In pm's words
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September 4, 2017, 9:00 AM

the one about what it could look like...


Sermon from September 3, 2017

Text: Matthew 16: 21-28

Grace and peace to you from God our Creator and lord Jesus who is the Christ – will y’all pray with me? May the words of my mouth and the meditations of all our hearts be acceptable in your sight O Lord, our rock and our redeemer; amen!

So, in just a few verses separating them, the bold Peter disciple is at first declared the rock on which the church will stand (because he voices the disciples’ proclamation that Jesus is the Messiah and Son of the Living God) and then is called a stumbling block that is impeding Jesus’ ministry.

Talk about whiplash, right?

How do you think Peter felt in those moments? I know how I’d feel. First incredibly humbled and honored to be spoken to in such warm and loving terms by Jesus. The admiration speaks volumes as Jesus changes his name to reflect the honor he has received. No longer Simon, you’re Peter now.

Then, incredibly hurt. Saddened. Overwhelmed. The same Lord who changed your name. Who gave keys to the kingdom because of the words you voiced for the group, is now telling you that ‘you’re in the way.’

For the life of me, I couldn’t remember a story that seemed similar in my own life. I don’t know if I’ve gone from the highest of highs, to the lowest of lows quite like that. I don’t imagine many have.

Yet, as a church – whether that be specifically as Redeemer here in Newberry, the SC Synod, the institution of church in the country, or even the vast church of the world – it can seem pretty normal. Where in one breath it can seem like God is giving praise and honor to the work that we do – caring for the poor, opening our hearts to those who’ve lost so much because of natural disasters in our country and around the world, walking with those who are systemically tossed aside and looked past.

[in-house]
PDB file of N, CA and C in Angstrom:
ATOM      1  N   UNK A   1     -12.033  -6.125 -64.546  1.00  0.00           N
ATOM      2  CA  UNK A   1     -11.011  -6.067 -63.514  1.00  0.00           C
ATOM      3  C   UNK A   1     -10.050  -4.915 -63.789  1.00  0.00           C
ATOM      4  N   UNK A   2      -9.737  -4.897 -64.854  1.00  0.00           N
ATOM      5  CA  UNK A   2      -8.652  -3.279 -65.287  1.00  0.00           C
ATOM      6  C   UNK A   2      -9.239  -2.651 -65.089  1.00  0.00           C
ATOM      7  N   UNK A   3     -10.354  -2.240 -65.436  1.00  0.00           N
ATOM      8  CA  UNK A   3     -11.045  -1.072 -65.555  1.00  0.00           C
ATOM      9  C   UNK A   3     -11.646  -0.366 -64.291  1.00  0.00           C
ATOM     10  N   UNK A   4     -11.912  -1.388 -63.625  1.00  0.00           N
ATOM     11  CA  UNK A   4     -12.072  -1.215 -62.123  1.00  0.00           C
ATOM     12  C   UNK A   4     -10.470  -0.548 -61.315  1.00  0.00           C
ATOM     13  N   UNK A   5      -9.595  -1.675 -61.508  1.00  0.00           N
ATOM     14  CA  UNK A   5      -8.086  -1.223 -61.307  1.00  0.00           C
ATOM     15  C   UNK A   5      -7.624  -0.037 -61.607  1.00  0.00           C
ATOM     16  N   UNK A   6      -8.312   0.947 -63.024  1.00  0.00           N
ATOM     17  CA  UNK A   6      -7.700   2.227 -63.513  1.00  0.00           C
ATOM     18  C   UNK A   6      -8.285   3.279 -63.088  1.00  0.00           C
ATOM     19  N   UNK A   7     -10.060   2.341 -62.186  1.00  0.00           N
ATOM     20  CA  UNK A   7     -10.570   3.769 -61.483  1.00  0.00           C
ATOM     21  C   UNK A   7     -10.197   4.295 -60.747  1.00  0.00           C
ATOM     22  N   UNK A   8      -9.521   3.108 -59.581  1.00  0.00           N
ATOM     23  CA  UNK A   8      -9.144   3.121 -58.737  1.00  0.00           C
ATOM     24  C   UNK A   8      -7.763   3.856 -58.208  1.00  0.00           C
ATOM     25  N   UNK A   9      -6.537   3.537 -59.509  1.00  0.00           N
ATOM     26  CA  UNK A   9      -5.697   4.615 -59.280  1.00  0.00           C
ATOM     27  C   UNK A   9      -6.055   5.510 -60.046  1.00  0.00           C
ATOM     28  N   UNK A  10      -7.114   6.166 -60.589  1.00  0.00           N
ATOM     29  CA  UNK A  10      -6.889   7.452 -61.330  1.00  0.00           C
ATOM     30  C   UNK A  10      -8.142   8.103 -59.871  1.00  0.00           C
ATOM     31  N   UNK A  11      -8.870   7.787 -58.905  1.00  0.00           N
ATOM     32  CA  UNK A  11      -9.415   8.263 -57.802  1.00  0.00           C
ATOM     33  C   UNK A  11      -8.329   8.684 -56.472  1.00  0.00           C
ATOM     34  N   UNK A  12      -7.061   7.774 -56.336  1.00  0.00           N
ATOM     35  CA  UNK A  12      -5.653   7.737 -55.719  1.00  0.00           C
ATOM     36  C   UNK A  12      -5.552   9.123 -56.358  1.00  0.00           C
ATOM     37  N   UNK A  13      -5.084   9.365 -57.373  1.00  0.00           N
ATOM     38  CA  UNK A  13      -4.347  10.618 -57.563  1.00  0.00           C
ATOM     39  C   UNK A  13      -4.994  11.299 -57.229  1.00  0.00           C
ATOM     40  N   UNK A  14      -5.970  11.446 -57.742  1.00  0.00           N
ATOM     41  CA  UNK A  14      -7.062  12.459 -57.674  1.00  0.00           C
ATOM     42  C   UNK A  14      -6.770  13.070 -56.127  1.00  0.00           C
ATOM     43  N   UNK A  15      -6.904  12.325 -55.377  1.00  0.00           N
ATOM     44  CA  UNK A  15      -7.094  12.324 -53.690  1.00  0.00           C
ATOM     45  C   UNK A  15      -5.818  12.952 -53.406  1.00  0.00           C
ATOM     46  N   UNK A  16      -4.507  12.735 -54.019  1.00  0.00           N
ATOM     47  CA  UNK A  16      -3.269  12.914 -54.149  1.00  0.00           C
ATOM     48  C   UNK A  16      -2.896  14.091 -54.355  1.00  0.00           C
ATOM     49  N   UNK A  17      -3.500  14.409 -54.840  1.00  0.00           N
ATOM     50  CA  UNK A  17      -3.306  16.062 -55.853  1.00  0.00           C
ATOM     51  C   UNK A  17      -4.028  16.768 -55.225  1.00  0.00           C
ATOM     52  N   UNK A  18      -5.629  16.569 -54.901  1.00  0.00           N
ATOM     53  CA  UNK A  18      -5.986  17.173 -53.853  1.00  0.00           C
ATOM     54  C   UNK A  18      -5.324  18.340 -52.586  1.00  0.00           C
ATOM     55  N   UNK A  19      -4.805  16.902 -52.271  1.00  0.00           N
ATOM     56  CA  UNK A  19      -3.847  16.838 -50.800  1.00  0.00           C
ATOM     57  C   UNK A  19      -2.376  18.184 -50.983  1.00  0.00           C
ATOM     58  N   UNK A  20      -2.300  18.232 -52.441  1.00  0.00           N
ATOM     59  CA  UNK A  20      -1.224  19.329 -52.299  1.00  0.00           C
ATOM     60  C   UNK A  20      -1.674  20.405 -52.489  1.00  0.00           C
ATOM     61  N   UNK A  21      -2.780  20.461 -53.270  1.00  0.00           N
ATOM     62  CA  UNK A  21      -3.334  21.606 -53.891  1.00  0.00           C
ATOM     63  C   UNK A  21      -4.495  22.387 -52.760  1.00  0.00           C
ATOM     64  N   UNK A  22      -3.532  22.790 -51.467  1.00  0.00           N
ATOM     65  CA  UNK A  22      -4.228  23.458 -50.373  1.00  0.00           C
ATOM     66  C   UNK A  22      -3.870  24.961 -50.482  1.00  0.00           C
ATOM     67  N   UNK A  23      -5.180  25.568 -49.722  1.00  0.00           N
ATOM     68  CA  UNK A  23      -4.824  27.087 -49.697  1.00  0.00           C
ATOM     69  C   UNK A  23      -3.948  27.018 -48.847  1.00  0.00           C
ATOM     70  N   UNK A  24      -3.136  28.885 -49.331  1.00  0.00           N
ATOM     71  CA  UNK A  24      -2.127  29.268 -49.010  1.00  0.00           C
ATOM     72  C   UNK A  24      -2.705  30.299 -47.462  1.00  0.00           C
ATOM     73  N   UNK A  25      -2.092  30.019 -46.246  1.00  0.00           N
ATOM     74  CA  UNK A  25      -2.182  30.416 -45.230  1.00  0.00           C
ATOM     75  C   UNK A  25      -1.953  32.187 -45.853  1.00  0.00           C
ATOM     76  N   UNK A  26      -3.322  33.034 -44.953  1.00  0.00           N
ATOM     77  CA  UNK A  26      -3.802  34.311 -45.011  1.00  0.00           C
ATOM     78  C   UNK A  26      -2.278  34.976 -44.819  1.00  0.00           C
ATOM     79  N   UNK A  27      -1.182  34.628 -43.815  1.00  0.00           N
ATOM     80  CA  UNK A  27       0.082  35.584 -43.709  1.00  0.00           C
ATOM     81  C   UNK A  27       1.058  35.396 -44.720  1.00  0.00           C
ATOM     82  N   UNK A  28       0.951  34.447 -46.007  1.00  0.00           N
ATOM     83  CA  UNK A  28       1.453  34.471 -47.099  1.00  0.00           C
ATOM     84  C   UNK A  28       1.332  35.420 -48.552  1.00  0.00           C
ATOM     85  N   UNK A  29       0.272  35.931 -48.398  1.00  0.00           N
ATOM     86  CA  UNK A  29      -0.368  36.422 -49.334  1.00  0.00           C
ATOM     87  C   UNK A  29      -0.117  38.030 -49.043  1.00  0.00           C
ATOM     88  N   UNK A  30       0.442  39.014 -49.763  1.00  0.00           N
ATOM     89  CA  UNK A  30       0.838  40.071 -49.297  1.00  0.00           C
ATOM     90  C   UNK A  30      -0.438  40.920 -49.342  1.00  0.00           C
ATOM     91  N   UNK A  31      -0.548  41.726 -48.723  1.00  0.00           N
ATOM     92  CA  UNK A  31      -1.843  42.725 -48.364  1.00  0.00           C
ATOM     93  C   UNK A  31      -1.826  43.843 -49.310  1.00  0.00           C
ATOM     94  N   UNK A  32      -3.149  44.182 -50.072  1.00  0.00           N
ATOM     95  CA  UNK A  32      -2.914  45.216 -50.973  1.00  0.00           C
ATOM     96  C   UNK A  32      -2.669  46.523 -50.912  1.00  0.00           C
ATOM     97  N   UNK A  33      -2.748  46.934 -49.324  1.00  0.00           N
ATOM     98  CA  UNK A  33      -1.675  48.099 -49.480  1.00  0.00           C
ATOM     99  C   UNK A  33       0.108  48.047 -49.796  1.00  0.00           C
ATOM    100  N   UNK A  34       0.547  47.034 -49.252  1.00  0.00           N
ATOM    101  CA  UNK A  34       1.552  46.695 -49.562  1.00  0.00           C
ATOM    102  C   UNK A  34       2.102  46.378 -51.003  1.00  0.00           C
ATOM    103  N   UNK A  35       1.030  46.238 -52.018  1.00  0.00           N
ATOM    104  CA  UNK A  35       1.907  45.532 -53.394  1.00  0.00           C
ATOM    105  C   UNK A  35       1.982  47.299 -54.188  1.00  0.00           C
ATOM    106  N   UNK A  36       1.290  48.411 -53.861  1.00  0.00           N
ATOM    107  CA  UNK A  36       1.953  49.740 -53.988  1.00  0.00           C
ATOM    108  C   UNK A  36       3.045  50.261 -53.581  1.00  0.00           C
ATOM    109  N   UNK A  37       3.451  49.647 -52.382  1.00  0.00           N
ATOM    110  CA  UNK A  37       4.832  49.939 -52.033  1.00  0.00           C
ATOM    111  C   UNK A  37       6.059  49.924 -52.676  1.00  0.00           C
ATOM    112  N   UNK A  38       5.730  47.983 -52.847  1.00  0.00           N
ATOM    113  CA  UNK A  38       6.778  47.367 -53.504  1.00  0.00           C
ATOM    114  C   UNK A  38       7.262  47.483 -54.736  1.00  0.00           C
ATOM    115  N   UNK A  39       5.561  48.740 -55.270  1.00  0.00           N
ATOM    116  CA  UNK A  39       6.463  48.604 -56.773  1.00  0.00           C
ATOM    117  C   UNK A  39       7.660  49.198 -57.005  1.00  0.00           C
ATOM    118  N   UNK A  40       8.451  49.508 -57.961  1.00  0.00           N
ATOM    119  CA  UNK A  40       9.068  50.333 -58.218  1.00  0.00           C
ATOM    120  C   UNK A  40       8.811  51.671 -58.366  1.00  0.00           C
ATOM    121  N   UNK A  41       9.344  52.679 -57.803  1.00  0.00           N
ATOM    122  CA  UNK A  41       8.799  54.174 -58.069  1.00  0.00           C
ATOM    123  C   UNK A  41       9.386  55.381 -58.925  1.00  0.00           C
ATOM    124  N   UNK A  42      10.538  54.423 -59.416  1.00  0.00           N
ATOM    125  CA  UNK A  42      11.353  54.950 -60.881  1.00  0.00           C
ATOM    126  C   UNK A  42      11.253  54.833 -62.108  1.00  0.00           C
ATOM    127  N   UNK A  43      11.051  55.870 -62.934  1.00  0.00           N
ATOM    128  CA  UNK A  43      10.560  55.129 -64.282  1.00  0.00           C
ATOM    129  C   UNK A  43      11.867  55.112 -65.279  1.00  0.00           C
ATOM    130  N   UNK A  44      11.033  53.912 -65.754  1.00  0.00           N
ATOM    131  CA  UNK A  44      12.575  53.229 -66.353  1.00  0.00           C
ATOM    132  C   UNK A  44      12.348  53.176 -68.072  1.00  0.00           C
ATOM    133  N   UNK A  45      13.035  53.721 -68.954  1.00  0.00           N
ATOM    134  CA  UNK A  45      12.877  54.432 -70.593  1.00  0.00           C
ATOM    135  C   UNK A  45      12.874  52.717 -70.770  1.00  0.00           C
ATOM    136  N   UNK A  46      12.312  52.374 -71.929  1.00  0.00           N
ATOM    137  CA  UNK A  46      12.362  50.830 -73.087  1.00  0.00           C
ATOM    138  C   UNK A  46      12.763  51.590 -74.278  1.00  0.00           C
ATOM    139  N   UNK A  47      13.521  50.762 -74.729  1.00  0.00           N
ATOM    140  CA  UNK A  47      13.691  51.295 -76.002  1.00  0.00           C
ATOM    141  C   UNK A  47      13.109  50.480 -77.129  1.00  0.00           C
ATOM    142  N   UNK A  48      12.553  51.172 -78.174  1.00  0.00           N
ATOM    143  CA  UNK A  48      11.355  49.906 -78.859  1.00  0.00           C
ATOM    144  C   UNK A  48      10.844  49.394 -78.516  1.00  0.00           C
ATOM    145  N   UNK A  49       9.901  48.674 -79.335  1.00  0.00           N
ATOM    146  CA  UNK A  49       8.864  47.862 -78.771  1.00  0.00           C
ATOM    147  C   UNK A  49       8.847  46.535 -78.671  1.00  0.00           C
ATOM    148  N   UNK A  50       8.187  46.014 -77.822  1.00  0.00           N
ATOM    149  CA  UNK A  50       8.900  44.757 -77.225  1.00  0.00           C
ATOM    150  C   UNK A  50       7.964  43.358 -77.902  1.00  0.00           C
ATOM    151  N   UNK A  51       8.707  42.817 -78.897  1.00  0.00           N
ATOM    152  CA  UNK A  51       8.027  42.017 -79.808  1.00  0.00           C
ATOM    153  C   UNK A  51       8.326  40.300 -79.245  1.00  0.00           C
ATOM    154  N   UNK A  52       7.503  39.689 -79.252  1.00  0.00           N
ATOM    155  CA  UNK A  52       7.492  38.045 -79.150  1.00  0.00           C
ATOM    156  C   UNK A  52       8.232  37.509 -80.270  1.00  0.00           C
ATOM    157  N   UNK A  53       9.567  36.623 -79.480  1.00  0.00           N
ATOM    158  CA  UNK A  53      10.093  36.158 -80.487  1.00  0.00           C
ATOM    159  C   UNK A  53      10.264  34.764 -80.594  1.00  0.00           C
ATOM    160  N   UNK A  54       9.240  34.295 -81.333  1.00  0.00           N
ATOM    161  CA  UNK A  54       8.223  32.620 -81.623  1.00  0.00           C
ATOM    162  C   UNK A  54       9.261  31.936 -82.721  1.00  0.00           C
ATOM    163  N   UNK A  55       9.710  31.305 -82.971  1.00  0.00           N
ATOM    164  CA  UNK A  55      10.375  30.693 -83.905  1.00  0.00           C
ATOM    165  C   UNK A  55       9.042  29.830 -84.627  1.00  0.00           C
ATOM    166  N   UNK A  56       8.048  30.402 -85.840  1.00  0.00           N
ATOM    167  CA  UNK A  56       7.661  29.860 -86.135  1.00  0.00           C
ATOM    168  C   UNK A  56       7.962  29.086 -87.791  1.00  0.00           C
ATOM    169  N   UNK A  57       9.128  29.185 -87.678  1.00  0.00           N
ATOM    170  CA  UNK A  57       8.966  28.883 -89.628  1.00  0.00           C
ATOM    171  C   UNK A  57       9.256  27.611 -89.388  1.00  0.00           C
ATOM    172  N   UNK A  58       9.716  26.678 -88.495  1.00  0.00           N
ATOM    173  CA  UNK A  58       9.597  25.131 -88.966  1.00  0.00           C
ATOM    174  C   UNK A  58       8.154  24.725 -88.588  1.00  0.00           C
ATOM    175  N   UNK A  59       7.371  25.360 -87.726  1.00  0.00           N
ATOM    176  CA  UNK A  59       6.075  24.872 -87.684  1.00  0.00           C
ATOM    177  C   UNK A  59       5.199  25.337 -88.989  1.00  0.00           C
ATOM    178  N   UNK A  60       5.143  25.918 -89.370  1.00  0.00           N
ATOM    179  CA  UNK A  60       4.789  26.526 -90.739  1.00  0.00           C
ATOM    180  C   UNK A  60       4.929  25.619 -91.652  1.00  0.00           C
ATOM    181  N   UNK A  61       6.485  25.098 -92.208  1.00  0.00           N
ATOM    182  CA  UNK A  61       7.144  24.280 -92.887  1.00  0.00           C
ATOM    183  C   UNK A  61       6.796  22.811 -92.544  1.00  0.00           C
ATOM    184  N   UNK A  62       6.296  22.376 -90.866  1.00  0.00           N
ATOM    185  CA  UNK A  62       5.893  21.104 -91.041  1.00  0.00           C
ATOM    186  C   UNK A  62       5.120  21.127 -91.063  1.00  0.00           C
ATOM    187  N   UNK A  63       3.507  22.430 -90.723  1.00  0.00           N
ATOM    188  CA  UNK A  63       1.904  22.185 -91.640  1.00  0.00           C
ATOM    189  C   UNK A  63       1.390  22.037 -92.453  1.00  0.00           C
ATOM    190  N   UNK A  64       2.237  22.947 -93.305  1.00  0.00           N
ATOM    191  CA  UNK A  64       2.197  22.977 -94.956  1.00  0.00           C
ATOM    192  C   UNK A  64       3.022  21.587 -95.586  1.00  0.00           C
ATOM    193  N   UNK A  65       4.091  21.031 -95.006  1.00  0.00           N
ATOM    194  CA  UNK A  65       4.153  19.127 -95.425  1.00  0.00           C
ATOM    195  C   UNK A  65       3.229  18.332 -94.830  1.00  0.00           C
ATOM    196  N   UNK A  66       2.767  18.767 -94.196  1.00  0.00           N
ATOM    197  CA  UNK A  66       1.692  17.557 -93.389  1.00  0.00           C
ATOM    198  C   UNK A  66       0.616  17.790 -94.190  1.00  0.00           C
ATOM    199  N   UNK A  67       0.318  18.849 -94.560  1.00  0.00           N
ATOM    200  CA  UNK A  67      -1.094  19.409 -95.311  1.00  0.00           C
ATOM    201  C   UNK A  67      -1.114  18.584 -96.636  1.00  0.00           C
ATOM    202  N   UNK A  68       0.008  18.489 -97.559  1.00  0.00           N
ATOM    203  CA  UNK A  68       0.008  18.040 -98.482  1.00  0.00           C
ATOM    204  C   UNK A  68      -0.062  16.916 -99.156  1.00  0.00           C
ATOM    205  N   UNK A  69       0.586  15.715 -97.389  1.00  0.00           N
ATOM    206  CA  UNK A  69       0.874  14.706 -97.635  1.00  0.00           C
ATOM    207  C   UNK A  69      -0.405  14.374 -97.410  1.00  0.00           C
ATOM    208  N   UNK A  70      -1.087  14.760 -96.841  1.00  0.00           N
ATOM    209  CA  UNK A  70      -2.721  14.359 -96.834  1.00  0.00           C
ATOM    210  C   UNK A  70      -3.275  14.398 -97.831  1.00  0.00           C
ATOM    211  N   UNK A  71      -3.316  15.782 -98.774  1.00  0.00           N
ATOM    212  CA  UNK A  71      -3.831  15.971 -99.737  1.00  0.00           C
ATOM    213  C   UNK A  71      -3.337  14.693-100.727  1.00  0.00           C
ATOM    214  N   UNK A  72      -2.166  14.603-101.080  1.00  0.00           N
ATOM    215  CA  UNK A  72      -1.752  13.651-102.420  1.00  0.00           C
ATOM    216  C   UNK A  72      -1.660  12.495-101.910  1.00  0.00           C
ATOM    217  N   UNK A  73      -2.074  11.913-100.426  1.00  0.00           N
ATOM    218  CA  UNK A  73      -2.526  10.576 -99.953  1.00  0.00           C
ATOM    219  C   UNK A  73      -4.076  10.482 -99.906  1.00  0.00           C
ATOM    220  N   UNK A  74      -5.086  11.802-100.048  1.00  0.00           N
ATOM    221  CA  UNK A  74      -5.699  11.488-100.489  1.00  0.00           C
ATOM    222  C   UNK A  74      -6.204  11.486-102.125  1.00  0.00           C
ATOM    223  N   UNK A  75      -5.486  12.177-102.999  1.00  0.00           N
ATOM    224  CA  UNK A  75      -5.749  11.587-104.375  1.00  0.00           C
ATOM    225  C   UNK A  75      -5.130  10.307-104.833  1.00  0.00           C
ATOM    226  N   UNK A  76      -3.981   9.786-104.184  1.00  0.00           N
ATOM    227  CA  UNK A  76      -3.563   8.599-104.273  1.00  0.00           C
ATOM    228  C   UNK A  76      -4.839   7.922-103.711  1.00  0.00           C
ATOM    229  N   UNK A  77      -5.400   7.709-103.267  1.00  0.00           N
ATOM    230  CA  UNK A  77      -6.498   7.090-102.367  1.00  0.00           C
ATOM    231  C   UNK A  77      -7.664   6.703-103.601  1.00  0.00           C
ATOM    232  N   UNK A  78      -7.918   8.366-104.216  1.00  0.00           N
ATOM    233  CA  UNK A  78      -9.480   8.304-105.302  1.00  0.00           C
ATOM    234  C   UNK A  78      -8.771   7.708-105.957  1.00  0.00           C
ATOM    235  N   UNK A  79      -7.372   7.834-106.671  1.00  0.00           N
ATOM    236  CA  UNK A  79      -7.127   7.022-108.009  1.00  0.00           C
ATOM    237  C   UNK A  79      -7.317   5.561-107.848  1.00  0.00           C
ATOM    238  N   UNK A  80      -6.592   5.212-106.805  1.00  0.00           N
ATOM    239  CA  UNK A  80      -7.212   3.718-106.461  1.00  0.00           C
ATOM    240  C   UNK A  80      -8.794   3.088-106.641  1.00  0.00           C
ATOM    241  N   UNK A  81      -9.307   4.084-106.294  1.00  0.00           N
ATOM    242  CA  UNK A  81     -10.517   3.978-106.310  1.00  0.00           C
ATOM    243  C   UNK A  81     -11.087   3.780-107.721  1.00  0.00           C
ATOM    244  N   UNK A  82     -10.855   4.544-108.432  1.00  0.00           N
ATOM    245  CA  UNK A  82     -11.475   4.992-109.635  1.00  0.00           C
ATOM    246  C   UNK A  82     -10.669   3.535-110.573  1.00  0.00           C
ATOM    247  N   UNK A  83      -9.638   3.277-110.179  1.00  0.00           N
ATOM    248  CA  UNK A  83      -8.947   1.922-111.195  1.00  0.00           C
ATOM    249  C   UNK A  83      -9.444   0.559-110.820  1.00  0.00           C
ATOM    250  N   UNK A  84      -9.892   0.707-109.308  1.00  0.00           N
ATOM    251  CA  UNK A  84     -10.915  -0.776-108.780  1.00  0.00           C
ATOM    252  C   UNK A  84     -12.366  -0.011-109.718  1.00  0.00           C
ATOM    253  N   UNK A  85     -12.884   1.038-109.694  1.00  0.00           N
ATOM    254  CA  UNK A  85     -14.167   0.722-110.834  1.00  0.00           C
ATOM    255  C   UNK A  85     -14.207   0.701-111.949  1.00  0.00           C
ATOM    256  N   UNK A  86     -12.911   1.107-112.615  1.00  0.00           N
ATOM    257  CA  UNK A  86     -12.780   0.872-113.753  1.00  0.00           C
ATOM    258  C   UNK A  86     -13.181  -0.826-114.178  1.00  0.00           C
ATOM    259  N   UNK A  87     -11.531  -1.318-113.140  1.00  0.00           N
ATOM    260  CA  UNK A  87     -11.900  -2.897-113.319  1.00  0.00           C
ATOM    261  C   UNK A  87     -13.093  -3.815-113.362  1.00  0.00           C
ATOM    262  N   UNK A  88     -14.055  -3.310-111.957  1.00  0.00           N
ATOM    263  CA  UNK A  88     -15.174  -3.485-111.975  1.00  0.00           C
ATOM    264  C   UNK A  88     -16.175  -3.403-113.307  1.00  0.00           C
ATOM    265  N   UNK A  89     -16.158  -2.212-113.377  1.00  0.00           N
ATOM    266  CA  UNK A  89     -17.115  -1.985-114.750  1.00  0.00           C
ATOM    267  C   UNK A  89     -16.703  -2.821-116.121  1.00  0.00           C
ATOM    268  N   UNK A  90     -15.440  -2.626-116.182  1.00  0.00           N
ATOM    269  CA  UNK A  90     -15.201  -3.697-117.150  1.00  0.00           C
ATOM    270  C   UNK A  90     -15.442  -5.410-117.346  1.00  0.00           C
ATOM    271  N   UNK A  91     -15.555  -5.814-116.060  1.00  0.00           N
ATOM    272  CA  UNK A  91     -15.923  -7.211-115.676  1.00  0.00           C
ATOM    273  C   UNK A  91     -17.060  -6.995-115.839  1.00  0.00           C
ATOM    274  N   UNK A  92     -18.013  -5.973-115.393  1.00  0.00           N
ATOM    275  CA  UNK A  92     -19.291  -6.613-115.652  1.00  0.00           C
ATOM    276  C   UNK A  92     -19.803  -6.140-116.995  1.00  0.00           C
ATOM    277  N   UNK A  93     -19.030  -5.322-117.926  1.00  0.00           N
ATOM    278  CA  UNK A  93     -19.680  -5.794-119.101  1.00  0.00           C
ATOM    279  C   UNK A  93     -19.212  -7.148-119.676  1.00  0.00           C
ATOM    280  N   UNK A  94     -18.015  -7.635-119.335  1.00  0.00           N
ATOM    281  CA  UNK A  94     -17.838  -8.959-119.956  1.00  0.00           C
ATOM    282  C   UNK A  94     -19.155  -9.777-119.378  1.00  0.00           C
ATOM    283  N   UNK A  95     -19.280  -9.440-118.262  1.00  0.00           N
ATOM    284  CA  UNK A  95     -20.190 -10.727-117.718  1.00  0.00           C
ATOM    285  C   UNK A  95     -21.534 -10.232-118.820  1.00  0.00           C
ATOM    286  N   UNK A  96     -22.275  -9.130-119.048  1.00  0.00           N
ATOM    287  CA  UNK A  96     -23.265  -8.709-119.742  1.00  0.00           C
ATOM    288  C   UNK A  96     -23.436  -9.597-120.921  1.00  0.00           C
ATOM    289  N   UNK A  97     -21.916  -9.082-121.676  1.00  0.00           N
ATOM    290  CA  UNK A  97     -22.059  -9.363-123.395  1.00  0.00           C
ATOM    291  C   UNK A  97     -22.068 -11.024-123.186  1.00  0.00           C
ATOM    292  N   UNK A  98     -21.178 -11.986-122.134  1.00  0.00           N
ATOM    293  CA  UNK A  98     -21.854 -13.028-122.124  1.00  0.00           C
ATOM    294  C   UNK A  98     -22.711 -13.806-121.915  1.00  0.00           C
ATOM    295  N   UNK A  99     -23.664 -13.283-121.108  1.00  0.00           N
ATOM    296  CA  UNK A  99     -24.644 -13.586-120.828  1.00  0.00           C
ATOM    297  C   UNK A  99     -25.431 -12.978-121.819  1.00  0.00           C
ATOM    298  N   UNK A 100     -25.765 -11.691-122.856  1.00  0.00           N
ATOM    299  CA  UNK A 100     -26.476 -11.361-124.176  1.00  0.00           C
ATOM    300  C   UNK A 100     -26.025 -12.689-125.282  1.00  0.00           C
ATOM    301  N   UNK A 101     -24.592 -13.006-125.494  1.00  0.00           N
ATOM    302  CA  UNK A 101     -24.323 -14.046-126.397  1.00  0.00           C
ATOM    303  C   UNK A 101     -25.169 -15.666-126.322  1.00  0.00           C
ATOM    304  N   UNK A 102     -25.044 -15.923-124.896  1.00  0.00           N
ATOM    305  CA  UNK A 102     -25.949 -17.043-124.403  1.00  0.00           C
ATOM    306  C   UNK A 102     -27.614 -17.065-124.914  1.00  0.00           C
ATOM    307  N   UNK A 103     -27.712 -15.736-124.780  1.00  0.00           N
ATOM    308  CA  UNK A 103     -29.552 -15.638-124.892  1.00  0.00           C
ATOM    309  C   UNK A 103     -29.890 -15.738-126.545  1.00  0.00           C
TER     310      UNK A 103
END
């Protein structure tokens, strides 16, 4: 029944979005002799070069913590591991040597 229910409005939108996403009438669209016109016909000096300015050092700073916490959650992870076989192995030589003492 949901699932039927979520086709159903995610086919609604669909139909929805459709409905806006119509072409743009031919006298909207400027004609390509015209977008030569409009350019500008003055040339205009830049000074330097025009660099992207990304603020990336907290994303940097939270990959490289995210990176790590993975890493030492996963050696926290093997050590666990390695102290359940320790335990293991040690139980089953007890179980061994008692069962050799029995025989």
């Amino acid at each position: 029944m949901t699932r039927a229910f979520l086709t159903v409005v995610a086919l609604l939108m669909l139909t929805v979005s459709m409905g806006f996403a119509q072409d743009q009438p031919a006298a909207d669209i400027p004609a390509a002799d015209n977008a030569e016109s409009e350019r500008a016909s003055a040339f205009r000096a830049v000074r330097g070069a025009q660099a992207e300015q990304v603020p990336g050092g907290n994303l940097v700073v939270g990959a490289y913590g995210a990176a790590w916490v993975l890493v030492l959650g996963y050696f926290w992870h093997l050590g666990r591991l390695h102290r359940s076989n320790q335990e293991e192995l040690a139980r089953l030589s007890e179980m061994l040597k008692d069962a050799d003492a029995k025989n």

Where we see so much good that the church does.

Then, the bottom can drop out. All those good words, actions, and intentions can fall flat when things start to get more specific. Lord, you can’t possibly be calling us to go there. Lord, I love you and so do my friends please don’t tell me that those people love you too. God, I give praise and honor to you all my life – as long as you understand that ‘all my life’ mostly consists of little over an hour one day a week.

Now, don’t get me wrong. Peter is a great disciple and a true model of faith for the church. He has done more good for the building and forming of faith than most. He occasionally put is foot in his mouth. In many ways, the church is very much like Peter. On a whole – throughout the different flavors of the church – she has done wonders and miracles in forming faith, spreading the gospel, and serving those in need. Yet, occasionally the people that spread her reach and love have put their collective feet in their mouths.